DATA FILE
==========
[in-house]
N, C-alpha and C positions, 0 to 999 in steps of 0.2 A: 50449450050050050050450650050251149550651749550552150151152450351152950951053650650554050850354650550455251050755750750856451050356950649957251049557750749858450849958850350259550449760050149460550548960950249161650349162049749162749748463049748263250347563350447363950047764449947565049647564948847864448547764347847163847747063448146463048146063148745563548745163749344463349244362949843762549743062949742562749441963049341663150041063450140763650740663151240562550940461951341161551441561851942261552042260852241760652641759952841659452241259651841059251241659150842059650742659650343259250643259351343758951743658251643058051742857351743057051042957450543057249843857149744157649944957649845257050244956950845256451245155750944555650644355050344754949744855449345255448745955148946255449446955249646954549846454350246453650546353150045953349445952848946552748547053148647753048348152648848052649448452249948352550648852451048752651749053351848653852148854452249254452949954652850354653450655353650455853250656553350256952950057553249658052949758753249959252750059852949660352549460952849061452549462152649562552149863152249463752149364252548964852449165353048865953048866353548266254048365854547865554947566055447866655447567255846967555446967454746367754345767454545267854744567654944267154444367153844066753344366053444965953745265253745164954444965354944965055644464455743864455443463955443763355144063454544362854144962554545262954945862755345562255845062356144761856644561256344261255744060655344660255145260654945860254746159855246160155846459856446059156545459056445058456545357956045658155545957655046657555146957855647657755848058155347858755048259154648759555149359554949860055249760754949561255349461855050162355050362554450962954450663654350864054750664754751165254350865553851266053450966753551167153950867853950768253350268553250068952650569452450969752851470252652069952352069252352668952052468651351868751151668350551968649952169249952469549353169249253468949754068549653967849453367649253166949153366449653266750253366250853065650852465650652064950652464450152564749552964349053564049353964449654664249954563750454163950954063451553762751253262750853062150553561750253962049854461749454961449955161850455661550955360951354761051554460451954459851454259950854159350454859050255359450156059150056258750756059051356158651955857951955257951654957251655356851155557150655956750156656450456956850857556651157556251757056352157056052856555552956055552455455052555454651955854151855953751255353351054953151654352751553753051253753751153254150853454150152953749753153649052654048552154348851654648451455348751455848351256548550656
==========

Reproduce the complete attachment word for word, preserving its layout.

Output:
[in-house]
N, C-alpha and C positions, 0 to 999 in steps of 0.2 A: 50449450050050050050450650050251149550651749550552150151152450351152950951053650650554050850354650550455251050755750750856451050356950649957251049557750749858450849958850350259550449760050149460550548960950249161650349162049749162749748463049748263250347563350447363950047764449947565049647564948847864448547764347847163847747063448146463048146063148745563548745163749344463349244362949843762549743062949742562749441963049341663150041063450140763650740663151240562550940461951341161551441561851942261552042260852241760652641759952841659452241259651841059251241659150842059650742659650343259250643259351343758951743658251643058051742857351743057051042957450543057249843857149744157649944957649845257050244956950845256451245155750944555650644355050344754949744855449345255448745955148946255449446955249646954549846454350246453650546353150045953349445952848946552748547053148647753048348152648848052649448452249948352550648852451048752651749053351848653852148854452249254452949954652850354653450655353650455853250656553350256952950057553249658052949758753249959252750059852949660352549460952849061452549462152649562552149863152249463752149364252548964852449165353048865953048866353548266254048365854547865554947566055447866655447567255846967555446967454746367754345767454545267854744567654944267154444367153844066753344366053444965953745265253745164954444965354944965055644464455743864455443463955443763355144063454544362854144962554545262954945862755345562255845062356144761856644561256344261255744060655344660255145260654945860254746159855246160155846459856446059156545459056445058456545357956045658155545957655046657555146957855647657755848058155347858755048259154648759555149359554949860055249760754949561255349461855050162355050362554450962954450663654350864054750664754751165254350865553851266053450966753551167153950867853950768253350268553250068952650569452450969752851470252652069952352069252352668952052468651351868751151668350551968649952169249952469549353169249253468949754068549653967849453367649253166949153366449653266750253366250853065650852465650652064950652464450152564749552964349053564049353964449654664249954563750454163950954063451553762751253262750853062150553561750253962049854461749454961449955161850455661550955360951354761051554460451954459851454259950854159350454859050255359450156059150056258750756059051356158651955857951955257951654957251655356851155557150655956750156656450456956850857556651157556251757056352157056052856555552956055552455455052555454651955854151855953751255353351054953151654352751553753051253753751153254150853454150152953749753153649052654048552154348851654648451455348751455848351256548550656